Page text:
Judging for the 2012 National Grammar Day Tweeted Haiku Contest was as difficult as any in the history of the event. Nearly 200 entries were submitted. The best way to get the full flavor of the event is to visit the Storify that contains them.
But save that for after the big announcement. Judges had a clear favorite:Being a dangler, Jane knew it would have to come out of the sentence
A simple joke on a dangling modifier, the writer was — no, wait. A simple joke on a dangling modifier, the poem was written by Larry Kunz (@larry_kunz), a technical writer in Raleigh-Durham, N.C., area. He’s a project manager and senior information developer for SDI Global Solutions, He teaches at Duke University and is a fellow with the Society for Technical Communication.
Second place struck a chord with all who value the simple hyphen:Tiny hyphen mark marries words, charms editor. Turns out to be lint.
It was written by @APvsChicago. The Twitter account and blog look at the differences between the Associate Press Stylebook and the Chicago Manual of Style, which mostly see eye-to-eye on the benefit of a properly placed hyphen.
Third place was by Bob Schroeder, who is new to Twitter at @BobSchroeder5. He is a reference librarian at Portland State University and said entering the contest was his first use of a Twitter hashtag.Tree in full word bloom falling across the blackboard sentence diagram
Fourth-place went to Michelle Baker of Martinsburg, W.V. Michelle is @corpwritingpro on Twitter. She describes herself as a teacher, scholar and business professional who offers corporate communication training.If I were to say I missed you, oh subjunctive, would that set the mood?
And our fifth-place winner comes from Ireland, showing that we’re happy to take the first word in National Grammar Day pretty loosely. Stan Carey (@StanCarey) describes himself as a scientist and writer turned editor and swivel-chair linguist. His blogs is Sentence First, and he also writes for the Macmillan Dictionary Blog and Visual Thesaurus.My word, your syntax stirs the imperative mood: Let’s coordinate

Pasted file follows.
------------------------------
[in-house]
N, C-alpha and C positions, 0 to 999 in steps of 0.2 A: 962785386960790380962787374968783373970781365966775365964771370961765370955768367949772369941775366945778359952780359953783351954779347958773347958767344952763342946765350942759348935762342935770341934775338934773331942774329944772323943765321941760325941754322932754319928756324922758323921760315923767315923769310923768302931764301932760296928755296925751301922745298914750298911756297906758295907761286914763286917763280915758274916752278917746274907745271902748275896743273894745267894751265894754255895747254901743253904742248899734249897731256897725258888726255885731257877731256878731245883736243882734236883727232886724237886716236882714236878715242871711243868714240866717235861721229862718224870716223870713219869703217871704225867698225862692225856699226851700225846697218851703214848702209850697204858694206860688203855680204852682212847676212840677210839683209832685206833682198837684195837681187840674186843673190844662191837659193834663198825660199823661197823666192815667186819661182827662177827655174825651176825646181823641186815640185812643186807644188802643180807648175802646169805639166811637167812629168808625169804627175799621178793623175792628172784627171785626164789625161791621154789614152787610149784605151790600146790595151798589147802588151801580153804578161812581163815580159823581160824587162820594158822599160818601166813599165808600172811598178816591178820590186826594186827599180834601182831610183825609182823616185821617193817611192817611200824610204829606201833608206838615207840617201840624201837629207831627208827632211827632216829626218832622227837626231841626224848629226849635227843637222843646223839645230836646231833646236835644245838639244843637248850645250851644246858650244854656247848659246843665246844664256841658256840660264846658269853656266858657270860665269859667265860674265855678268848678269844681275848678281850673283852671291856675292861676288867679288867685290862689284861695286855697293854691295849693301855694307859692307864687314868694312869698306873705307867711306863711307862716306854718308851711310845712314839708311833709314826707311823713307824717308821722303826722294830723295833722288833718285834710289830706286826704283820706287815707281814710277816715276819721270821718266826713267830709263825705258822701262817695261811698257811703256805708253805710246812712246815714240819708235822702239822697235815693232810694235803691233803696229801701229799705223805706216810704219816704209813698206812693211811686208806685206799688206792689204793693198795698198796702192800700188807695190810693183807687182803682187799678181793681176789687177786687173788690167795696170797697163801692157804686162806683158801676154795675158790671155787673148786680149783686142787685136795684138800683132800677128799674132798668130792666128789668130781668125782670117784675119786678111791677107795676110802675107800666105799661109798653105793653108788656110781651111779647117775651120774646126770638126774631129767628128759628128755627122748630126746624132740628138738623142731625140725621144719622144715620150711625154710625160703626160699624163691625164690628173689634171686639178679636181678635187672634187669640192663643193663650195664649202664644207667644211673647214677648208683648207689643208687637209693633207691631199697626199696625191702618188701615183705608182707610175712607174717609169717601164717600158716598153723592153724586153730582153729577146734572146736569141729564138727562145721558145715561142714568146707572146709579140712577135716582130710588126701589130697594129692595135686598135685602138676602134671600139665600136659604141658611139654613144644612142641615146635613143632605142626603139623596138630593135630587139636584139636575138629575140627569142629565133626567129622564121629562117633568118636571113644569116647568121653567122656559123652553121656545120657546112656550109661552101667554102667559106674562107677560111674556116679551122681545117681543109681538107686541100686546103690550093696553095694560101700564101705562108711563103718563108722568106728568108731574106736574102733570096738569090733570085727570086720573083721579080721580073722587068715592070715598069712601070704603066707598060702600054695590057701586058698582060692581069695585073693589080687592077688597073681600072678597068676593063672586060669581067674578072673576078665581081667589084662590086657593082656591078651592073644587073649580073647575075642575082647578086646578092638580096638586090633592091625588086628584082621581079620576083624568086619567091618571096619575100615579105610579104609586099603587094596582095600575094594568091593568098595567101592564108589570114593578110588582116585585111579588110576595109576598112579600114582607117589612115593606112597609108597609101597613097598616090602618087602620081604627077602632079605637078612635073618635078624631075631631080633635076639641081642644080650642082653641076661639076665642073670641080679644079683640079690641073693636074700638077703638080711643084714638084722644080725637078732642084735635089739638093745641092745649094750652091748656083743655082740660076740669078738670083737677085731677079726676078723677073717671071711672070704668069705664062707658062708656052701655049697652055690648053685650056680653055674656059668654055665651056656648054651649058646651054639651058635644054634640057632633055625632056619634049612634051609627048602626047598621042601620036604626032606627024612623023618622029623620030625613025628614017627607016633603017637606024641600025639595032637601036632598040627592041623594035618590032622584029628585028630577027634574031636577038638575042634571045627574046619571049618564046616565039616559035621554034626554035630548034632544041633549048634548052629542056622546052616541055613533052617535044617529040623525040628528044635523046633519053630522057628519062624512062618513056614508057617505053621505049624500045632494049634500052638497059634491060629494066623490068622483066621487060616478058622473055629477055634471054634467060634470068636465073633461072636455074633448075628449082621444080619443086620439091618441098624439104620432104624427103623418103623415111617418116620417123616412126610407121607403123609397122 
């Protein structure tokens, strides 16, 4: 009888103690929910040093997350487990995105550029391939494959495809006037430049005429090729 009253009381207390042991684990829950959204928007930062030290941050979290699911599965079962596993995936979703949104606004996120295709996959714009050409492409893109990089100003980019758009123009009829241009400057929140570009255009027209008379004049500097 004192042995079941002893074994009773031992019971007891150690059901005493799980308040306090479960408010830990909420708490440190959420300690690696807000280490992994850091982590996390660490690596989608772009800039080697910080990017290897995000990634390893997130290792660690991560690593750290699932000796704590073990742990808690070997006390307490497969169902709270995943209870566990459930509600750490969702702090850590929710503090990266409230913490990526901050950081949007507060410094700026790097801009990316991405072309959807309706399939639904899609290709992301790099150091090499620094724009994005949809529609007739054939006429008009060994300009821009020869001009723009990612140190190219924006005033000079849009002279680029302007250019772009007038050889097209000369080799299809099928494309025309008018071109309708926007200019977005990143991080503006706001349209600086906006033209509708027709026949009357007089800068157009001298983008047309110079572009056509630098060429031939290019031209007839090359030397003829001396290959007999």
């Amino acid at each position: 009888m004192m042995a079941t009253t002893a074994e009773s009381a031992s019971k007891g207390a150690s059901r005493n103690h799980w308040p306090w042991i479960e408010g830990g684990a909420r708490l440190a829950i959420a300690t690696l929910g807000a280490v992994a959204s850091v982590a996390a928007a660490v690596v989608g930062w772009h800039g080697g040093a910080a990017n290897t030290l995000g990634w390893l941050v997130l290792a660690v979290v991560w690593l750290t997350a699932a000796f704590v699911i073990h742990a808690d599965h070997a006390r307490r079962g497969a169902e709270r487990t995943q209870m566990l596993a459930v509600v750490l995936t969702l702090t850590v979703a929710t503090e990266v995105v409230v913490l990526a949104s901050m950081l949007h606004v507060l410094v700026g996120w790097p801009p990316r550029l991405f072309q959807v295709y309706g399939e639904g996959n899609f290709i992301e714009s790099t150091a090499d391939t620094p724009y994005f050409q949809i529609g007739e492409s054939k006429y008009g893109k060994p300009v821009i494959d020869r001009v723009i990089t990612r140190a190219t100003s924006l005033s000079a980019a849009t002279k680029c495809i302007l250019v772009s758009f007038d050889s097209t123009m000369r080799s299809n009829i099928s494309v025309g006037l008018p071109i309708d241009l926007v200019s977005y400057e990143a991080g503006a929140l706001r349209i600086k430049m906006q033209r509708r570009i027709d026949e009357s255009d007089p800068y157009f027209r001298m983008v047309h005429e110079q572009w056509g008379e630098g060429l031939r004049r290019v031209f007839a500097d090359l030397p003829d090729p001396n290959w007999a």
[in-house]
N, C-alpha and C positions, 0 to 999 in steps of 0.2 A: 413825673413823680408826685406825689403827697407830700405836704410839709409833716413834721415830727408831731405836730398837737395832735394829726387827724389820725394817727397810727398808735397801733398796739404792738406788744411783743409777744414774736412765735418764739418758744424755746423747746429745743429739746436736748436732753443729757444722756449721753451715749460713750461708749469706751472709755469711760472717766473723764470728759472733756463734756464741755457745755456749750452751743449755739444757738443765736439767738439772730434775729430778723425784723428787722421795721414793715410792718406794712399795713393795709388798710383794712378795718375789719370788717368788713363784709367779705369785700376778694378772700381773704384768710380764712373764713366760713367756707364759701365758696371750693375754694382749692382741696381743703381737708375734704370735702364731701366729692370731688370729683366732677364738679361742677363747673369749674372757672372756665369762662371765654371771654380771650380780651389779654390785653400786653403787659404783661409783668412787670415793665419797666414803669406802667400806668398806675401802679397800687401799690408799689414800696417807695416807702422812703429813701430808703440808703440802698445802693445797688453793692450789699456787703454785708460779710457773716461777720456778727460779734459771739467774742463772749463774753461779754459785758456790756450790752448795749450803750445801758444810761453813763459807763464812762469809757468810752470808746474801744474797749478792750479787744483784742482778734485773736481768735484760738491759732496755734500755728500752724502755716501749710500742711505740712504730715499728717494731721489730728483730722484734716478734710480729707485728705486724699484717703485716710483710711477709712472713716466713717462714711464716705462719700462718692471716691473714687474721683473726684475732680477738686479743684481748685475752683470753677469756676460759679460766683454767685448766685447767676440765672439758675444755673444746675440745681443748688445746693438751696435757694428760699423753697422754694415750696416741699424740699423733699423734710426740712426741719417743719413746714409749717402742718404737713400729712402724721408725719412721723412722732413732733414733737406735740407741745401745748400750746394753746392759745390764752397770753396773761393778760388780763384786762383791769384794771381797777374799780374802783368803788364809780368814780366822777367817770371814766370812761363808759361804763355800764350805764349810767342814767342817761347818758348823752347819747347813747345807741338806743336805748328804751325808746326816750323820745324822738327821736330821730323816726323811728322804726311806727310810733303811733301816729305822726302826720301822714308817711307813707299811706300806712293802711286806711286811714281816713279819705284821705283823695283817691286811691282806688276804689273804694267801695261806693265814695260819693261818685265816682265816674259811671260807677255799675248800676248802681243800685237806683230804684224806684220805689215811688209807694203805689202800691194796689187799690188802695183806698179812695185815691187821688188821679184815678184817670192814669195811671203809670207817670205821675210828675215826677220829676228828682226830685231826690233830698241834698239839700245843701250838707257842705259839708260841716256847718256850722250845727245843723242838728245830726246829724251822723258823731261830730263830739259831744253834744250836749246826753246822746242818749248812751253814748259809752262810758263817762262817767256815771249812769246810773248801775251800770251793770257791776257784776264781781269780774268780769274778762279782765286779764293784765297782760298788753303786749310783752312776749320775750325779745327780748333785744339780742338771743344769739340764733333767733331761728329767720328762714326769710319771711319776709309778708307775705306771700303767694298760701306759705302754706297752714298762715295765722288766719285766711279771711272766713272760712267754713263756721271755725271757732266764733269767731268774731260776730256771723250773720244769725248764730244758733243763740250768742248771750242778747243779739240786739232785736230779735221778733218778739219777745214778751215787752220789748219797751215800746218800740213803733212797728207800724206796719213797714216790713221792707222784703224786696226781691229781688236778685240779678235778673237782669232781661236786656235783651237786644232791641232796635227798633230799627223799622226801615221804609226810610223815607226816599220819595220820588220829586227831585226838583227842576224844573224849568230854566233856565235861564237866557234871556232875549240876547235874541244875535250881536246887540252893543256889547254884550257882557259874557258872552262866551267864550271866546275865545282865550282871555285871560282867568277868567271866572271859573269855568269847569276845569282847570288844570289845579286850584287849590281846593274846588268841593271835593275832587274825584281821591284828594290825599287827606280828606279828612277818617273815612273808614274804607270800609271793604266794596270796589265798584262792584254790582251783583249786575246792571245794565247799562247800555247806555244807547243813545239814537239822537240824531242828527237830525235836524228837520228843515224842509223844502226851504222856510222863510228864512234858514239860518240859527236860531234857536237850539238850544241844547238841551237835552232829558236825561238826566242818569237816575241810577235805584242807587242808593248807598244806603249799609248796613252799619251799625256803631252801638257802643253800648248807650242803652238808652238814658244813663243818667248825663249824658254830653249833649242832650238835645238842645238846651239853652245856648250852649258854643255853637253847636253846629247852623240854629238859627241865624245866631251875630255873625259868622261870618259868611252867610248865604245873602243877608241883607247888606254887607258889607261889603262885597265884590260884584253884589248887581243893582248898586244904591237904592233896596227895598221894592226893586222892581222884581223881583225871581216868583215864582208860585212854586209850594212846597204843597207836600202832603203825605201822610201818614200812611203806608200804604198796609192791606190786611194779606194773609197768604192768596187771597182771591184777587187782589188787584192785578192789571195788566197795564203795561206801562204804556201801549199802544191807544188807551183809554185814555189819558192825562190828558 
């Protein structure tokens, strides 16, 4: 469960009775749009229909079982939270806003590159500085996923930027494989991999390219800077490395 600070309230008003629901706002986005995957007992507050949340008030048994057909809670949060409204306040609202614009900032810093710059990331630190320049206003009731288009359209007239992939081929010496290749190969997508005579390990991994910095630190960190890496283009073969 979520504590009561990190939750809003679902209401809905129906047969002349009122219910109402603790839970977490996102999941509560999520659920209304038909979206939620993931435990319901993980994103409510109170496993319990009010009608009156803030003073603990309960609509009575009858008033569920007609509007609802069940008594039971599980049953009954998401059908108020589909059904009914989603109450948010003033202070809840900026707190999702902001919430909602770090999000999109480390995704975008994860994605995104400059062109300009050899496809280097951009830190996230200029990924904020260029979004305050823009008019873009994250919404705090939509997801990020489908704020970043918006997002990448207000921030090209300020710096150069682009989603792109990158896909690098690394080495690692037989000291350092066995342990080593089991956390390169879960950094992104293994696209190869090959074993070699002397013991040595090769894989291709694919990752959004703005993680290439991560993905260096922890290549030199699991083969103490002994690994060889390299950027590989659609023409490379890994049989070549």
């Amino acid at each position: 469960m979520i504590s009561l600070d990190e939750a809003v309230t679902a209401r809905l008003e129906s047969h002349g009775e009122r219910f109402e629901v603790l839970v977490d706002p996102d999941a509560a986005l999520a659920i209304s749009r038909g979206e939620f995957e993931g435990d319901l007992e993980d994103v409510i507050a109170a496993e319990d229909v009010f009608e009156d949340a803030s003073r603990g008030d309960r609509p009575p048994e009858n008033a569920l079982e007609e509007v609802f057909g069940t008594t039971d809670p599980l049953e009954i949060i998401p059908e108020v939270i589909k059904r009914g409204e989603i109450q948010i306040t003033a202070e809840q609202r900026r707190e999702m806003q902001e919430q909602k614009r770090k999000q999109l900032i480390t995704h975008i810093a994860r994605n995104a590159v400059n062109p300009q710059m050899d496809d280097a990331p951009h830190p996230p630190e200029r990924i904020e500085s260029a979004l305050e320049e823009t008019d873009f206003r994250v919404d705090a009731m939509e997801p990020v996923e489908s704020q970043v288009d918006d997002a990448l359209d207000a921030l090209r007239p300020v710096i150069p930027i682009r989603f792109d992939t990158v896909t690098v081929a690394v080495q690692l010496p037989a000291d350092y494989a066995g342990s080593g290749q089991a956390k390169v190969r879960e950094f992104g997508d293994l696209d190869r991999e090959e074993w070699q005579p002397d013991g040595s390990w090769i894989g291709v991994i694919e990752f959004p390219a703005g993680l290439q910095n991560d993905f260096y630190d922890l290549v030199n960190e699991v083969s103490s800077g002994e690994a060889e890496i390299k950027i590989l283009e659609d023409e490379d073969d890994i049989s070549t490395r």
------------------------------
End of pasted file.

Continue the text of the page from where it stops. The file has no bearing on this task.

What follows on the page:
The judges would like to have chosen several dozen haiku for honorable mentions. I asked them to keep it to just five, so they came up with seven. These are the honorable mentions, in no particular order.After a sentence be like Obi-Wan and just hit the space bar once.
— Holly Ashworth, @ActuallyHollyFirst person: I love. Second person: You love me. Third person: Uh, oh.
— Rachel Cooper, @RachelCooper_NSDangling oddly I conjured absurdities With modifiers.
— Tom Freeman, @SnoozeInBriefLoose rhymes with moose and lose with booze, which I want to drink when they’re confused
— @shaunarumJudge me not grammar I have memorized your rules they shatter like glass
— Gerri Berendzen, @gerrribWanted: one pronoun, To take the place of he/she “They” need not apply
— Charlie MacFadyen, @csmacfPeople shouldn’t say “I could care less” when they mean “I could care fewer”
— Tom Freeman, @SnoozeInBrief
Thanks to our five-judge panel of word experts who chose our winner:
- Gordon Roberts, winner of last year’s contest, writer of technical documentation and short poems (though rarely at the same time), and language enthusiast
- Martha Brockenbrough, founder of National Grammar Day and the Society for the Promotion of Good Grammar, and author of “Things That Make Us (Sic).”
- Dawn McIlvain Stahl, editorial professional with 15 years’ experience and online editor and daily contributor for Copyediting.com
- Peter Sokolowski, a leader of ESL workshops, a pronouncer for spelling bees around the world, and editor at large at Merriam-Webster
- Grant Barrett, host of the nationally syndicated public radio program “A Way with Words,” and a lexicographer specializing in slang and new words